However, some things remain constant. Late rent statements that sometimes carry new charges or incorrect charges that take months to unravel. But the latest blow touches every lease holder occupying an apartment within CHA properties. I learned of a new $20 “Surprise and Demand Blanket” when I overheard one resident talking to another.
Read more »

Tags: , ,
Categories: Uncategorized

Last Days At Ogden Courts

by Cenabeth Cross 

I recently moved out of Ogden Courts after living there for 10 years. Ogden Courts consisted of two buildings. Each one was seven stories high and there were 10 apartments on each floor. The one I lived in was 2710 W. Ogden Ave. The second one was 2650 W. Ogden. We lived across the street from Mt. Sinai Hospital.

This building at 2650 W. Ogden Ave. was part of the Chicago Housing Authoritys Ogden Courts public housing complex that was totally demolished in 2005. Photo by Cenabeth Cross

In 1995, I was allowed to move into Ogden Courts after a long wait. I got to know the manager because I had to speak to her on the phone many times. She kept telling me there were problems on the premises that she had to deal with and that therefore, my moving in wasn’t her priority. The harassment stepped up a notch after she met me. But I soon found that she hadn’t picked me out to be mean to. She was that way with everyone. She was, however, the only manager that stayed as long as she did.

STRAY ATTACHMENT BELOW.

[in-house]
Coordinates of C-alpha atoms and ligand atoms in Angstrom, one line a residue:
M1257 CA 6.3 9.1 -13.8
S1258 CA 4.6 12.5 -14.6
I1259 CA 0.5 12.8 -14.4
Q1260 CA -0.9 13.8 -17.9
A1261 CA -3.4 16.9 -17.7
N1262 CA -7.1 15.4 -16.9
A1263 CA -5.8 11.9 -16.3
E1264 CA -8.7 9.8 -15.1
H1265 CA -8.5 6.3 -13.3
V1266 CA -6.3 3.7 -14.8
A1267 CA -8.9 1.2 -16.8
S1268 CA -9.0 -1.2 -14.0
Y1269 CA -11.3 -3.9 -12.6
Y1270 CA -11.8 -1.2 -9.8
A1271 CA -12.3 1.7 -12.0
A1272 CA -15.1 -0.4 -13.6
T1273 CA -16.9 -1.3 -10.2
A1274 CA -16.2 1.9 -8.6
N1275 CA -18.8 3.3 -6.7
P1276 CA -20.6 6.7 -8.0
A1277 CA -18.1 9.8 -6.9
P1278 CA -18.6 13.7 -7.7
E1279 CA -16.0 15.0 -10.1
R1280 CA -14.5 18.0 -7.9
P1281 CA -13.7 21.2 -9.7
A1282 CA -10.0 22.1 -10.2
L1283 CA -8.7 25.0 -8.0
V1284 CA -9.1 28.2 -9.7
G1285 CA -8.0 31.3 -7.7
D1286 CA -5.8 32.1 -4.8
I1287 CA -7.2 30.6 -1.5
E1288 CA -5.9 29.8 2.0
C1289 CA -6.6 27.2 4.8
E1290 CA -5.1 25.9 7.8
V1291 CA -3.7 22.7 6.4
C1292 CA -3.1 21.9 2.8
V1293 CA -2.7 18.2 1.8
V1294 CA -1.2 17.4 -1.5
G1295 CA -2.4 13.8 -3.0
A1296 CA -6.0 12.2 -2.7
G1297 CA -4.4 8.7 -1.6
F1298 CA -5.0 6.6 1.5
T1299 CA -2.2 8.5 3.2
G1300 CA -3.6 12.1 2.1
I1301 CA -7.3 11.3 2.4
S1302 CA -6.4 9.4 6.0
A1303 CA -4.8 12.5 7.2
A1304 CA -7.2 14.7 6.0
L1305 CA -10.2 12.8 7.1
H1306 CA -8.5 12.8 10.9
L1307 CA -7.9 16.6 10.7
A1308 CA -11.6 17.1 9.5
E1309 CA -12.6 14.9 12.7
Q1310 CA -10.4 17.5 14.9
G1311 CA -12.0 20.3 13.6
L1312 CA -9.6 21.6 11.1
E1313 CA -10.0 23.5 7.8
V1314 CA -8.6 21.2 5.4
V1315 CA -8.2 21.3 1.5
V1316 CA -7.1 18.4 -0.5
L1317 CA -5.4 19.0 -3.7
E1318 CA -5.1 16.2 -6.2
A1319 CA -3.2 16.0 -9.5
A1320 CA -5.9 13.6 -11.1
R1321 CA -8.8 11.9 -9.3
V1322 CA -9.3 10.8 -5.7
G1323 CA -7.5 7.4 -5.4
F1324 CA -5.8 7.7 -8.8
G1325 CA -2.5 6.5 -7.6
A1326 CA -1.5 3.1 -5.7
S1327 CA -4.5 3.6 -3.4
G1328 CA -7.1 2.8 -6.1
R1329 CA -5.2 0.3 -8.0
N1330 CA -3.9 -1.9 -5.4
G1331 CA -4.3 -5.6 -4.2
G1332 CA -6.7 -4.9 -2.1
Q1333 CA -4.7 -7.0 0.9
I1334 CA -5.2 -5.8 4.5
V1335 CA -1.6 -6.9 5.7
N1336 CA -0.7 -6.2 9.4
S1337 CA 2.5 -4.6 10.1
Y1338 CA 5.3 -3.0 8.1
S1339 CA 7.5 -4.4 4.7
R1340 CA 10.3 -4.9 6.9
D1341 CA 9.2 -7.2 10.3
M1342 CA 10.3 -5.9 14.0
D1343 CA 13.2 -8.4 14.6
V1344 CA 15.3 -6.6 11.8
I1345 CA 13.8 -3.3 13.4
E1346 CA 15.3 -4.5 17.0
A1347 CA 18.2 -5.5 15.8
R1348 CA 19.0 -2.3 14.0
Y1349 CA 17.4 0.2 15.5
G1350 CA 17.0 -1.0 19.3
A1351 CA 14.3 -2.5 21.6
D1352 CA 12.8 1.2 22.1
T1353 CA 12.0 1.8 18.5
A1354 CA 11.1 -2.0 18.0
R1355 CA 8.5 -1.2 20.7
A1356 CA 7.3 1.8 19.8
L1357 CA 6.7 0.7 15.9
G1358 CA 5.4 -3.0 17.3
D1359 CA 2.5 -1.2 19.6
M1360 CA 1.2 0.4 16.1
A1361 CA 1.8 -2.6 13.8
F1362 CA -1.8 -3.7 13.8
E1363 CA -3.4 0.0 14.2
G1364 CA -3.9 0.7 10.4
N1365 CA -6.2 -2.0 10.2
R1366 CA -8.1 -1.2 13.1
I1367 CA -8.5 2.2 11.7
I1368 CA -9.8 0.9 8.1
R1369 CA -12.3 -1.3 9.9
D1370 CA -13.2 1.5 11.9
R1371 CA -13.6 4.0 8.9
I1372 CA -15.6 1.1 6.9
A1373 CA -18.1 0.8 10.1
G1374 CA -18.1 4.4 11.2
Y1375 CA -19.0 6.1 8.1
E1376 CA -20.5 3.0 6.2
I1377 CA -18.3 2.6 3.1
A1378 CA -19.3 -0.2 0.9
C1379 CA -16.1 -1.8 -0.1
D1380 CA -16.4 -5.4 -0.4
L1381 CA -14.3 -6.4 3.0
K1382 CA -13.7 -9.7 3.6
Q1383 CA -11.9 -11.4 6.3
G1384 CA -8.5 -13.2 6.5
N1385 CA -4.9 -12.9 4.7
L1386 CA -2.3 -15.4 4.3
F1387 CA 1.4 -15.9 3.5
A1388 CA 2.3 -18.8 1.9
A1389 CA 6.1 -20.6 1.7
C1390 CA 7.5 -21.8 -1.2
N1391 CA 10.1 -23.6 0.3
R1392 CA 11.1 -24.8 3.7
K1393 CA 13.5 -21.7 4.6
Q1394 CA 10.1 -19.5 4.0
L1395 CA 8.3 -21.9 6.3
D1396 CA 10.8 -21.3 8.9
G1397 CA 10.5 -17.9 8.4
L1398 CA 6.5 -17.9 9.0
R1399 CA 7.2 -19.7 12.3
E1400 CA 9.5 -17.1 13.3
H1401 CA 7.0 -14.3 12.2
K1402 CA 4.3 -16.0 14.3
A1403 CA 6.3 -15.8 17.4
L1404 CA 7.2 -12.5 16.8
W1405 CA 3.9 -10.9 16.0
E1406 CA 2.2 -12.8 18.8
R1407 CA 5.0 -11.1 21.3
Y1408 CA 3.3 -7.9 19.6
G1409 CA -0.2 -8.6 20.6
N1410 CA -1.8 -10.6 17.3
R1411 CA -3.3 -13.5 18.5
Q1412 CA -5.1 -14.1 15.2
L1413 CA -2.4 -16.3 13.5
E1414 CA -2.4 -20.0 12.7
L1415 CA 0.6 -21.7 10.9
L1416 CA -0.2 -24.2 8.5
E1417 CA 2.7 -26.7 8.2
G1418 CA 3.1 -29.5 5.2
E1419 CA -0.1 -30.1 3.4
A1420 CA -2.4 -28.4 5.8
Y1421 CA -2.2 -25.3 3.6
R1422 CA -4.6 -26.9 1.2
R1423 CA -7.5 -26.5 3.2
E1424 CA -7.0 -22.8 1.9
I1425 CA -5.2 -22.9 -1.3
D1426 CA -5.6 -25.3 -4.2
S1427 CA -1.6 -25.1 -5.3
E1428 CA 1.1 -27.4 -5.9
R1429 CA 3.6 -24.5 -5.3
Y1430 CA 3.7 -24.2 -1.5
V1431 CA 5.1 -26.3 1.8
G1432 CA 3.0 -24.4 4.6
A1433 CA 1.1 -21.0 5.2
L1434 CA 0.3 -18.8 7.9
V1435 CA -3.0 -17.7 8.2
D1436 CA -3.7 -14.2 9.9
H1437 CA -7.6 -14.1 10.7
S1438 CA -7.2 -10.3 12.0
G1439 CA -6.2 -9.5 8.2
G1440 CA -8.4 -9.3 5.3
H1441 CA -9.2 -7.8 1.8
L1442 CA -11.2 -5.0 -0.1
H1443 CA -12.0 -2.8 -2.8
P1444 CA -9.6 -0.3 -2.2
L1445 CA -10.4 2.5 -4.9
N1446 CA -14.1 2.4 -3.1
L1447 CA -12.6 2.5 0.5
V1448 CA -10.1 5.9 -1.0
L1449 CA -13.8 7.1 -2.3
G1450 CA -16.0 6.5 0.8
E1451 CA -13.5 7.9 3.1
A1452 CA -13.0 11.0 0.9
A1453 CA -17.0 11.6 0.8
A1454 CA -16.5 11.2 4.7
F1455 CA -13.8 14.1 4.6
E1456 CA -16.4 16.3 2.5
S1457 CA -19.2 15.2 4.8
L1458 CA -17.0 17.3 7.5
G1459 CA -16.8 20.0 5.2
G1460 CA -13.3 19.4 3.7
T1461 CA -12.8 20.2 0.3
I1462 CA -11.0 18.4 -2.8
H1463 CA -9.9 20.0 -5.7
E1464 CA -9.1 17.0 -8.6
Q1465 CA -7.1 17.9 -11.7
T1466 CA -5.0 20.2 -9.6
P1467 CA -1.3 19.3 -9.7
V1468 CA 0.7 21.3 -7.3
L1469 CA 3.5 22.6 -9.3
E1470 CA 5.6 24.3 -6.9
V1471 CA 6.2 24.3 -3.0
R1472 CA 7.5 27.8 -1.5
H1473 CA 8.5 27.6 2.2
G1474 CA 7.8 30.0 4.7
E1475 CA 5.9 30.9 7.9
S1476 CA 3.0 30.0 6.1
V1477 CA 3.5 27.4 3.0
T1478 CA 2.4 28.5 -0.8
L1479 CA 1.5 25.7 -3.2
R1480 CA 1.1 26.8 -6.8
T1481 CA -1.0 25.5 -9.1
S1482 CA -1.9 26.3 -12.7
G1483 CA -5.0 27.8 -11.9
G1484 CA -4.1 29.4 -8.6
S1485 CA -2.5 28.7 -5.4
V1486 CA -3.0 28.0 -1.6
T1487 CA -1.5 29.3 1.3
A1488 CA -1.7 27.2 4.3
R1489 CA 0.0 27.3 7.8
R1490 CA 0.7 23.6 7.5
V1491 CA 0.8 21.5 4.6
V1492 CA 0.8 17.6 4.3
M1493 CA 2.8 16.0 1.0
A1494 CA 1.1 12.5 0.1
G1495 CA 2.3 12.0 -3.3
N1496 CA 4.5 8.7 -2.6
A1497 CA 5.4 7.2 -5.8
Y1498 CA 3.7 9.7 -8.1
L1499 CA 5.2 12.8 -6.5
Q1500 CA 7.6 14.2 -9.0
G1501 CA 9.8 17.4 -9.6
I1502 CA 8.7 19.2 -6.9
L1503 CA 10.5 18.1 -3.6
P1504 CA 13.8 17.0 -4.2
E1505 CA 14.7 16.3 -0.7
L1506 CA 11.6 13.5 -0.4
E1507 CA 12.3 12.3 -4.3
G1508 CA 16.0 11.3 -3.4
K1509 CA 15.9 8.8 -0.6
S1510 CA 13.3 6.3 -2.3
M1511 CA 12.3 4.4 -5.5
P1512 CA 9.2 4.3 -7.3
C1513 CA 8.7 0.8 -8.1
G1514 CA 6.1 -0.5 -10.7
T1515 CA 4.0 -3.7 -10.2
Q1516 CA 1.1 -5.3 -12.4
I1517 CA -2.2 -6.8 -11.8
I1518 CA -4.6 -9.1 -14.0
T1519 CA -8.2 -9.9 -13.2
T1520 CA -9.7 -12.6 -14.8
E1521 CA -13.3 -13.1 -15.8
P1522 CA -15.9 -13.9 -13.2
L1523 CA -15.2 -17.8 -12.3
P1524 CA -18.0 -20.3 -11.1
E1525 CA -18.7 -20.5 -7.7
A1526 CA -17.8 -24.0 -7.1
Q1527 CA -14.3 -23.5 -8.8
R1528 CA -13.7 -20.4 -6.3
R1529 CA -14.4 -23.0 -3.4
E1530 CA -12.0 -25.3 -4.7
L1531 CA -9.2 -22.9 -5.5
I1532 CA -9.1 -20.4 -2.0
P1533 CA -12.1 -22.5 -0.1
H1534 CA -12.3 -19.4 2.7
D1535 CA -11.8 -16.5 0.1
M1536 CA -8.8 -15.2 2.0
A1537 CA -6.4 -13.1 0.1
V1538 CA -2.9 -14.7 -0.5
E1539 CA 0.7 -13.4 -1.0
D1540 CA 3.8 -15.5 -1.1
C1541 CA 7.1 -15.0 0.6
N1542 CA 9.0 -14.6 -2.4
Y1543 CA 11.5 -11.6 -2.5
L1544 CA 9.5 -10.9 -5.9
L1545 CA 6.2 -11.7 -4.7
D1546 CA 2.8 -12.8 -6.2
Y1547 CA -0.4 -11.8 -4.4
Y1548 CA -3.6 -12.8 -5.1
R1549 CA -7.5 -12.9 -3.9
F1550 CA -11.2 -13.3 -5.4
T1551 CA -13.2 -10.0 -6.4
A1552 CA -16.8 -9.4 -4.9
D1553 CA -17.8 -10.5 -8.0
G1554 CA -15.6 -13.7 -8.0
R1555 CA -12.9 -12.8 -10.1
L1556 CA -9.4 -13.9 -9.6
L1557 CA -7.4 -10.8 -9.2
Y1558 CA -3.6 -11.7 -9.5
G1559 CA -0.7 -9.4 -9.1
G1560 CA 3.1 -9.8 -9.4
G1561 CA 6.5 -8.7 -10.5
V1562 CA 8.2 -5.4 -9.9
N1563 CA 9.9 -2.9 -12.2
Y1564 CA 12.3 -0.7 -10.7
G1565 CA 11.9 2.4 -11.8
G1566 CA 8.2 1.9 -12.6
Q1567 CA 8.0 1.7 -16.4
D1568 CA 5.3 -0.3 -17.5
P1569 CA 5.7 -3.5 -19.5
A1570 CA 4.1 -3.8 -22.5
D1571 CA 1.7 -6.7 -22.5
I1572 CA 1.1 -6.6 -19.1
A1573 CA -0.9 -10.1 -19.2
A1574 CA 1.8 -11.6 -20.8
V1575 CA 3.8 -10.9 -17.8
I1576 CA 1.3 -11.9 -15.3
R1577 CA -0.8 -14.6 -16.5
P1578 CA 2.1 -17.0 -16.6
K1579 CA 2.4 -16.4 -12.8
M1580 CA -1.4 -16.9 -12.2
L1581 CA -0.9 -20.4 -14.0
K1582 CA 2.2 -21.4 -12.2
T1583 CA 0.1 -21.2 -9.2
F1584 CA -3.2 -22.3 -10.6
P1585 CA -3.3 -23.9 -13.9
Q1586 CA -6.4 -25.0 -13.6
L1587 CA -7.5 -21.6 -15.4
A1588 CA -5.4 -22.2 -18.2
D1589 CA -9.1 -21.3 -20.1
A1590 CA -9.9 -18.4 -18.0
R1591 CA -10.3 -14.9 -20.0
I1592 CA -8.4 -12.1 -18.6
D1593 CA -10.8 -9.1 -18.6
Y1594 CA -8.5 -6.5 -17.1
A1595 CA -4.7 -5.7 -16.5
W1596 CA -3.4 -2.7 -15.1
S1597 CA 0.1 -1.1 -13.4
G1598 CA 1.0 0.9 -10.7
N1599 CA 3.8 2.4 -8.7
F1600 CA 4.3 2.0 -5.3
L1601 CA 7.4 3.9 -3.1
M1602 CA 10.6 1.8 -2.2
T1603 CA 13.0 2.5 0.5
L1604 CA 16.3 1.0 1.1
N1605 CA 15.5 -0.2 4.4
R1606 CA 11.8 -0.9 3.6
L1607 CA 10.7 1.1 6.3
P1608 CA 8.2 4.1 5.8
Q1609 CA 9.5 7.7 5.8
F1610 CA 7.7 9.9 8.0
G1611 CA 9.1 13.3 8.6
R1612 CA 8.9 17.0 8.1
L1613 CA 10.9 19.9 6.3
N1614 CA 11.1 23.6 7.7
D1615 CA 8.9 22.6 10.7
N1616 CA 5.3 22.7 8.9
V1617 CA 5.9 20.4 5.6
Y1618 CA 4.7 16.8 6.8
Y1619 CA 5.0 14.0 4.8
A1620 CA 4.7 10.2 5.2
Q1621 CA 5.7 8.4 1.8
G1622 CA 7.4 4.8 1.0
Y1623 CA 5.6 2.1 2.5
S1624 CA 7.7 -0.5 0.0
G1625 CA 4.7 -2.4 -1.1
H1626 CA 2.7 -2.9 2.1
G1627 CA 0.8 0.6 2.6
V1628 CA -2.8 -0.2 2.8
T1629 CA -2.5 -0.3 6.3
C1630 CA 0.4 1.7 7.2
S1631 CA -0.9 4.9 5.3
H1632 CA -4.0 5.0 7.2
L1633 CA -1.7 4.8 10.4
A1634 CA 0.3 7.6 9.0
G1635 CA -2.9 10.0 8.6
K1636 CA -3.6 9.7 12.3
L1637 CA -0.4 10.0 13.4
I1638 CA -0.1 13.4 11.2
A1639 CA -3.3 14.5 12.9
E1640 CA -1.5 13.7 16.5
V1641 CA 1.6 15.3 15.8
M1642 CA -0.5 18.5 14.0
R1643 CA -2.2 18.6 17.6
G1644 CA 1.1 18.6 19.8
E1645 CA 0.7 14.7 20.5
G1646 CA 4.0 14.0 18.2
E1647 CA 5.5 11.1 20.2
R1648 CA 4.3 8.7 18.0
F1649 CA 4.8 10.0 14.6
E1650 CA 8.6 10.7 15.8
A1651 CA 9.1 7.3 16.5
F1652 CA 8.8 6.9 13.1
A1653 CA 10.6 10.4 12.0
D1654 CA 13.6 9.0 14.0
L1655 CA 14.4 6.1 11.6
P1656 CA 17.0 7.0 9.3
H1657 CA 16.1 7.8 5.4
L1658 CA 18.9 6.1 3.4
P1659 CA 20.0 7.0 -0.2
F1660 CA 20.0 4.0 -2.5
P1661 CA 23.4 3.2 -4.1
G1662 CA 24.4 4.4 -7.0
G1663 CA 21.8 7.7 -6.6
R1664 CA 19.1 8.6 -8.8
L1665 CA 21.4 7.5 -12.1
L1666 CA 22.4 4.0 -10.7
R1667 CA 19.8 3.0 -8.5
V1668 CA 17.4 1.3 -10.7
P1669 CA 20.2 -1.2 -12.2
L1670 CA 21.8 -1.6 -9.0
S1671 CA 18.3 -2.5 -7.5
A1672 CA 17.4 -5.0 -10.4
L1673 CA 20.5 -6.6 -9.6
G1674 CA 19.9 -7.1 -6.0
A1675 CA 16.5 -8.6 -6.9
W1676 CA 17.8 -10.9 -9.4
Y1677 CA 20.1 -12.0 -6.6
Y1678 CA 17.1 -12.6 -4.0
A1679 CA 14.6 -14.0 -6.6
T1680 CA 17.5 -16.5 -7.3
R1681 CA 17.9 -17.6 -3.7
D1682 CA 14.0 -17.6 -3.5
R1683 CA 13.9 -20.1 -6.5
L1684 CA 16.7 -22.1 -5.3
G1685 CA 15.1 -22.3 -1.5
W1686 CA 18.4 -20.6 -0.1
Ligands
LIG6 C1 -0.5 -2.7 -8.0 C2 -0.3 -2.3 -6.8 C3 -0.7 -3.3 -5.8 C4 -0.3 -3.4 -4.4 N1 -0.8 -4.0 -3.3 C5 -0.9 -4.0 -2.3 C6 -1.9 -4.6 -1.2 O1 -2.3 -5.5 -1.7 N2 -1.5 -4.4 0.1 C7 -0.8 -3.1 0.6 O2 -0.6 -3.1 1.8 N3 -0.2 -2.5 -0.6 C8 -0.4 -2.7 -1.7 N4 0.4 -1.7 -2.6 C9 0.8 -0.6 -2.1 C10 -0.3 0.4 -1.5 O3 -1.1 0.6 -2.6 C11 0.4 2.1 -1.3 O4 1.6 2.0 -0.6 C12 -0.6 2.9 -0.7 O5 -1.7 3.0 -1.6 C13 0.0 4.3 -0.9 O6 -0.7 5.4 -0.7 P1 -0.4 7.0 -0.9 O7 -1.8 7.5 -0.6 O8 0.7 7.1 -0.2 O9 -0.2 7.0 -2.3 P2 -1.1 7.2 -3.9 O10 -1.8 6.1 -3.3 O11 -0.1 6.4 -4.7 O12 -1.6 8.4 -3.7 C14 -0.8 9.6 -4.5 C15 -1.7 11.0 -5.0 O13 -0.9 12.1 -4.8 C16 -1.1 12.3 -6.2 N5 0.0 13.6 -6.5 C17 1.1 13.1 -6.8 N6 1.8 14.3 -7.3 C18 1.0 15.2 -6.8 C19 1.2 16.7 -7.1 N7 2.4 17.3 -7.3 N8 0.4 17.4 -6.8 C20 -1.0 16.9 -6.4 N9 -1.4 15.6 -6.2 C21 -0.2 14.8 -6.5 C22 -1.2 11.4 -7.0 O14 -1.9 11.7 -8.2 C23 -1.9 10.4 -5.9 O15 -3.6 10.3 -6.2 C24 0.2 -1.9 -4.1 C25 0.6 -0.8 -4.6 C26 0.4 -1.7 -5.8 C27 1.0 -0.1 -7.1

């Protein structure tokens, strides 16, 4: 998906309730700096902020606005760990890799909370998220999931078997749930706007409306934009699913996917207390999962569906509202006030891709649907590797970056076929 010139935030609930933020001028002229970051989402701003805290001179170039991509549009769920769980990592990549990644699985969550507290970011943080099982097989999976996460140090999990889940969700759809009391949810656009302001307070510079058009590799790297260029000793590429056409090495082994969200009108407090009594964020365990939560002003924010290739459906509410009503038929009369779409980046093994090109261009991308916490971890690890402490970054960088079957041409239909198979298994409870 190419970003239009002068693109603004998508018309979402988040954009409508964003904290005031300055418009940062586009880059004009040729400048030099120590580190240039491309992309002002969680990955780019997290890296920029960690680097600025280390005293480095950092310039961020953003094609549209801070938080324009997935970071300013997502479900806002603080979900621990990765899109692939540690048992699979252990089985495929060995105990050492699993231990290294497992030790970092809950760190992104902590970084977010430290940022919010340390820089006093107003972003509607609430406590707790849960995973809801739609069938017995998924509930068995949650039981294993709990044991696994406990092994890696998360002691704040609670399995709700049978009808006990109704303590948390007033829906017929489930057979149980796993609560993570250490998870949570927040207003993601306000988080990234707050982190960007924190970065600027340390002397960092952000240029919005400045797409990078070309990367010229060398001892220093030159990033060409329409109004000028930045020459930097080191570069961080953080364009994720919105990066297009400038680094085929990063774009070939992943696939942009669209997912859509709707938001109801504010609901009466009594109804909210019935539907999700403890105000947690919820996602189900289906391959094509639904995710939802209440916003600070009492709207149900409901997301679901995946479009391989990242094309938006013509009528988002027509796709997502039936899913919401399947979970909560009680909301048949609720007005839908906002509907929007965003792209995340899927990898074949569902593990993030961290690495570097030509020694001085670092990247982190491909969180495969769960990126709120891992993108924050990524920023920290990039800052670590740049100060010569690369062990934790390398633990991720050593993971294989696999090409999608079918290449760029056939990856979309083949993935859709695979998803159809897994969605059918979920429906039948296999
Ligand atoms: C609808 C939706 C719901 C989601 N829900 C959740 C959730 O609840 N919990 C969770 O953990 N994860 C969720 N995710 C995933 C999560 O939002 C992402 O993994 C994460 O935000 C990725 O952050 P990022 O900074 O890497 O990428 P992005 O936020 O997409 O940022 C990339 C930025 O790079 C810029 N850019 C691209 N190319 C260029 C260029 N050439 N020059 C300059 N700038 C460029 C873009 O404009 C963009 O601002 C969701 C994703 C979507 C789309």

Read more »

Tags: ,
Categories: Uncategorized

Security Problems Continue for Residents

by Beauty Turner Assistant Editor

Crime continues to weigh on the minds of many families in the Bronzeville, Auburn Gresham and Englewood areas, where many public housing residents have relocated under the Chicago Housing Authority’s $1.6 billion Plan for Transformation. They are continuing to complain about shootings, the tainted heroin and other illegal drugs circulating in their neighborhoods, as well as the general level of criminal activity in the remaining Chicago public housing complexes and at other crime ‘hot spot’ areas.

CHA is currently paying the Chicago Police Department $16 million annually to provide “above baseline services” to residents under the Plan for Transformation. However, current and former CHA residents are still complaining about the lack of a police presence in their communities to deter crime.

Read more »

Tags: ,
Categories: Uncategorized